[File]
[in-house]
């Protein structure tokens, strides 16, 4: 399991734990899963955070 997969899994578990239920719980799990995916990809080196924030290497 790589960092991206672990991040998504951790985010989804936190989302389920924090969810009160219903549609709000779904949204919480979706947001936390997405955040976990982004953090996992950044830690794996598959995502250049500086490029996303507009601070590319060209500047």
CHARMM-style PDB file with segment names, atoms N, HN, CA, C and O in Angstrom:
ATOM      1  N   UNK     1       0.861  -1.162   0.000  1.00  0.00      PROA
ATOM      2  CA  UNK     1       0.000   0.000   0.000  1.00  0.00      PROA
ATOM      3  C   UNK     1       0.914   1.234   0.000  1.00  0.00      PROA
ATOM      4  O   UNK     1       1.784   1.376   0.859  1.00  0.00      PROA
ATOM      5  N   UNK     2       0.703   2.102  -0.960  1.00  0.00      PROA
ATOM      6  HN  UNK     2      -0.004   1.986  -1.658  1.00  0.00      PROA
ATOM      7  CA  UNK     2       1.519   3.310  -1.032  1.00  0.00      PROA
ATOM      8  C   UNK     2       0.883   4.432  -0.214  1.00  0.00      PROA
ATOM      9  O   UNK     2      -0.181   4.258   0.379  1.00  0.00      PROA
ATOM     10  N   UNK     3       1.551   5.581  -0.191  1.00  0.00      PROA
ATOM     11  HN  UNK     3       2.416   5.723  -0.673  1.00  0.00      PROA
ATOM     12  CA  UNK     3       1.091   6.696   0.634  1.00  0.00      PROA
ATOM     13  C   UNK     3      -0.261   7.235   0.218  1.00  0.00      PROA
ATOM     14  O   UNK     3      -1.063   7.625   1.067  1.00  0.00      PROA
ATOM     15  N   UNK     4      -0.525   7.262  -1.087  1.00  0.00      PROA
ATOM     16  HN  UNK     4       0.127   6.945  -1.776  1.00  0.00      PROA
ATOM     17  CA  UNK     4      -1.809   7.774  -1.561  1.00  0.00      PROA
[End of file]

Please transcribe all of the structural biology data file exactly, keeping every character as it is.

[in-house]
């Protein structure tokens, strides 16, 4: 399991734990899963955070 997969899994578990239920719980799990995916990809080196924030290497 790589960092991206672990991040998504951790985010989804936190989302389920924090969810009160219903549609709000779904949204919480979706947001936390997405955040976990982004953090996992950044830690794996598959995502250049500086490029996303507009601070590319060209500047």
CHARMM-style PDB file with segment names, atoms N, HN, CA, C and O in Angstrom:
ATOM      1  N   UNK     1       0.861  -1.162   0.000  1.00  0.00      PROA
ATOM      2  CA  UNK     1       0.000   0.000   0.000  1.00  0.00      PROA
ATOM      3  C   UNK     1       0.914   1.234   0.000  1.00  0.00      PROA
ATOM      4  O   UNK     1       1.784   1.376   0.859  1.00  0.00      PROA
ATOM      5  N   UNK     2       0.703   2.102  -0.960  1.00  0.00      PROA
ATOM      6  HN  UNK     2      -0.004   1.986  -1.658  1.00  0.00      PROA
ATOM      7  CA  UNK     2       1.519   3.310  -1.032  1.00  0.00      PROA
ATOM      8  C   UNK     2       0.883   4.432  -0.214  1.00  0.00      PROA
ATOM      9  O   UNK     2      -0.181   4.258   0.379  1.00  0.00      PROA
ATOM     10  N   UNK     3       1.551   5.581  -0.191  1.00  0.00      PROA
ATOM     11  HN  UNK     3       2.416   5.723  -0.673  1.00  0.00      PROA
ATOM     12  CA  UNK     3       1.091   6.696   0.634  1.00  0.00      PROA
ATOM     13  C   UNK     3      -0.261   7.235   0.218  1.00  0.00      PROA
ATOM     14  O   UNK     3      -1.063   7.625   1.067  1.00  0.00      PROA
ATOM     15  N   UNK     4      -0.525   7.262  -1.087  1.00  0.00      PROA
ATOM     16  HN  UNK     4       0.127   6.945  -1.776  1.00  0.00      PROA
ATOM     17  CA  UNK     4      -1.809   7.774  -1.561  1.00  0.00      PROA